US inflation fell sharply to 3 per cent in June, sending the dollar lower and highlighting the Federal Reserve’s relative success at bearing down on price pressures.
The improved picture in yesterday’s data stands in sharp contrast to other advanced economies such as the UK, where the Bank of England is struggling to control inflation of 8.7 per cent.
US markets reacted positively to the data, with the main stock indices hitting 15-month highs. The two-year Treasury yield, which moves with interest rate expectations, fell to a two-week low of 4.73 per cent, while the US dollar index hit its weakest point in 15 months.
The annual increase in the consumer price index slowed from 4 per cent in May to 3 per cent in June, the slowest rate of inflation since March 2021, compared with expectations of 3.1 per cent.
“After a punishing stretch of high inflation that eroded consumers’ purchasing power, the fever is breaking,” said Bill Adams, chief economist at Comerica Bank.
The headline rate of inflation has been moving closer to the Fed’s 2 per cent target after peaking at more than 9 per cent last year. However, core inflation, which strips out volatile food and energy costs, has proved more resilient, raising expectations that the US central bank will still need to lift interest rates further. Core CPI fell more modestly, from 5.3 per cent to 4.8 per cent.
“Headline inflation is coming down, but . . . there is still quite a distance to go from 4.8 per cent to where the Fed wants core inflation to be at 2 per cent,” said Torsten Slok, chief economist at Apollo Global Management. “Taken with the employment report, this is still likely to mean another rate increase.”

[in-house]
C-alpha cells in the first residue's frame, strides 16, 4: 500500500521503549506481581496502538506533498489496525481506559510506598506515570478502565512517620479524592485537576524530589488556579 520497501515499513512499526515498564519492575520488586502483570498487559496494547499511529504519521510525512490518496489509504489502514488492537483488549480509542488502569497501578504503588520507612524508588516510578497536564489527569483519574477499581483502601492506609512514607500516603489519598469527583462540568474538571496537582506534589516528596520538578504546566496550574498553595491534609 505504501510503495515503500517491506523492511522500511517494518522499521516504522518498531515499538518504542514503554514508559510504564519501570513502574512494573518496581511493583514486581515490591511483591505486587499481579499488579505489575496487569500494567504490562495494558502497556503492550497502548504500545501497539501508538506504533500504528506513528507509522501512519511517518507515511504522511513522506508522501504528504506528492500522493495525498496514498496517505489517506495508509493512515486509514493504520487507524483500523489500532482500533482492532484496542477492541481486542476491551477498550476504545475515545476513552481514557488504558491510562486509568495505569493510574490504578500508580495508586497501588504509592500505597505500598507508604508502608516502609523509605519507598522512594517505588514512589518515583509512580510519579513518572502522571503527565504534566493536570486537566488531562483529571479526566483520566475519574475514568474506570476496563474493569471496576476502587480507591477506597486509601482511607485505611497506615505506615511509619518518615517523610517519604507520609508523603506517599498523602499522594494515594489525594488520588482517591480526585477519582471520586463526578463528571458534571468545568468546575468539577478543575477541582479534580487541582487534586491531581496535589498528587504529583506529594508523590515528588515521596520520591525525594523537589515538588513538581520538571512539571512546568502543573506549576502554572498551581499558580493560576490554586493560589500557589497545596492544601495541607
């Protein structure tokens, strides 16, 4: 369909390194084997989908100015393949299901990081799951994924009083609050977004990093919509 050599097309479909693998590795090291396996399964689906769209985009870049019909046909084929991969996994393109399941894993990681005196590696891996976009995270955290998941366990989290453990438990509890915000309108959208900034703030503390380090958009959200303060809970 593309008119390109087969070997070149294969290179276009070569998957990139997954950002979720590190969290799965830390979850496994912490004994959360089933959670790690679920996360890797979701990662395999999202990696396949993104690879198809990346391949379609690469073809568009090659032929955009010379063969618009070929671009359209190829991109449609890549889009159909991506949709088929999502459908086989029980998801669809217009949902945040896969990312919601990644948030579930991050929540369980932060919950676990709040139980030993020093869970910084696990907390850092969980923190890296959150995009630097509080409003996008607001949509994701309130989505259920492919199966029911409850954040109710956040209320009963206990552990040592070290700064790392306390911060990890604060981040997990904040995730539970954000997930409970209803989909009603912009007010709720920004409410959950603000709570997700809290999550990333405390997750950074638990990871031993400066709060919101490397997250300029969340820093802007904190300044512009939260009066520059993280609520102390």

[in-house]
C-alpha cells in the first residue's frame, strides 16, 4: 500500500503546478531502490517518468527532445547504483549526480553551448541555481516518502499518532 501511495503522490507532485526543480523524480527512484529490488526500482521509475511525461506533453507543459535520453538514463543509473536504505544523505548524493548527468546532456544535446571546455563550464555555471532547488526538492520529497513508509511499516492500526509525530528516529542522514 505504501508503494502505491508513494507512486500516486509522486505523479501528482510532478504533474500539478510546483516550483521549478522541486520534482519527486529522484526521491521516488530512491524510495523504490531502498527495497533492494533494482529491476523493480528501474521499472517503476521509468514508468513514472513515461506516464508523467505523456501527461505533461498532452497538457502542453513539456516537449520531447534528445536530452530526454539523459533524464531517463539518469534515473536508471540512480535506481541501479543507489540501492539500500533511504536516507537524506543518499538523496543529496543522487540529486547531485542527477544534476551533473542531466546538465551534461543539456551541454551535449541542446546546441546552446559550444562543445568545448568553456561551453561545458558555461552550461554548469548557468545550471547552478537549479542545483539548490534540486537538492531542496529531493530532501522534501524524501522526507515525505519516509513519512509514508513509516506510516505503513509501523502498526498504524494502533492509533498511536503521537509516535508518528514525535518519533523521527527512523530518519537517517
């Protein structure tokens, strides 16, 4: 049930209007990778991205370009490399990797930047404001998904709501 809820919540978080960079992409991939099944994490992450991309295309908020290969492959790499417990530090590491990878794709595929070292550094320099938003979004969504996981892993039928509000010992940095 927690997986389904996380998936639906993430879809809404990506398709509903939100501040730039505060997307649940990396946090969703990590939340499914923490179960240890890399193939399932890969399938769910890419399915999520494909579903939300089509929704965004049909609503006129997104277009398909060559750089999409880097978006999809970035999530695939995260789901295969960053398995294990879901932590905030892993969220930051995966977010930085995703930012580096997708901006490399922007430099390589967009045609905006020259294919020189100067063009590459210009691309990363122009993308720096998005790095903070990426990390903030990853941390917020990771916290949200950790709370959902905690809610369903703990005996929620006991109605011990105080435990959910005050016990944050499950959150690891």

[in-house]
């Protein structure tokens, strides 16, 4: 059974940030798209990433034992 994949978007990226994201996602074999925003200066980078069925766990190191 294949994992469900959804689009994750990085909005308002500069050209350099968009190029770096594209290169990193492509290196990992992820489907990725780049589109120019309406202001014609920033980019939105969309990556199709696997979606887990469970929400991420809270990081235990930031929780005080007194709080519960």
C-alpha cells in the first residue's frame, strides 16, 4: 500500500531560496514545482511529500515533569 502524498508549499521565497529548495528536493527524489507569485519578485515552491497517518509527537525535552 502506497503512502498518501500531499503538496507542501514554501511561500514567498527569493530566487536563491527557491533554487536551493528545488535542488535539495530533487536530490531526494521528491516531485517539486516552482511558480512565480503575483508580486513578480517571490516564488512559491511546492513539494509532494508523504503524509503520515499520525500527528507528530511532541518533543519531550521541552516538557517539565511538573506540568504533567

Labour market data released last week suggested that the Fed’s aggressive rate rises were beginning to cool the economy, with jobs growth slowing.
However, it also highlighted continued inflationary pressures, with unemployment still close to a multi-decade low and wages growing well above the levels considered consistent with the Fed’s target inflation rate.
The Fed has raised its benchmark interest rate to a range of 5 to 5.25 per cent from close to zero at the start of 2022. Officials kept rates steady at their most recent policy meeting in June to take stock of the effect of previous rises but have made clear they expect further increases before the end of the year.
Sophia Drossos, an economist at Point72 Asset Management, said the Fed was likely to raise rates this month but added that the combination of yesterday’s data and tentative signs of cooling in the labour market “reinforces the view that the path for the Fed is more uncertain after July”.
“What we’re seeing is consistent with the market scaling back tightening expectations after the July meeting,” she said, “but it doesn’t seem that it should be pricing in scope for rate cuts this year. This is consistent with higher for longer, perhaps ‘one and done’ as the Fed goes on pause and considers its next move.”
Whereas the Fed appears to be closing in on the end of its monetary tightening campaign, the BoE and the European Central Bank are expected to plough on with several more rate rises this year.
According to futures markets, the BoE is forecast to lift its benchmark rate another percentage point this year to 6 per cent by early 2024. The ECB is projected to deliver about half a percentage point more of rate rises this year. China’s economy teetered on the brink of deflation in June, with flat annual CPI, adding to calls for more stimulus.
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Articolo tratto da “Financial Times” del 13/07/2023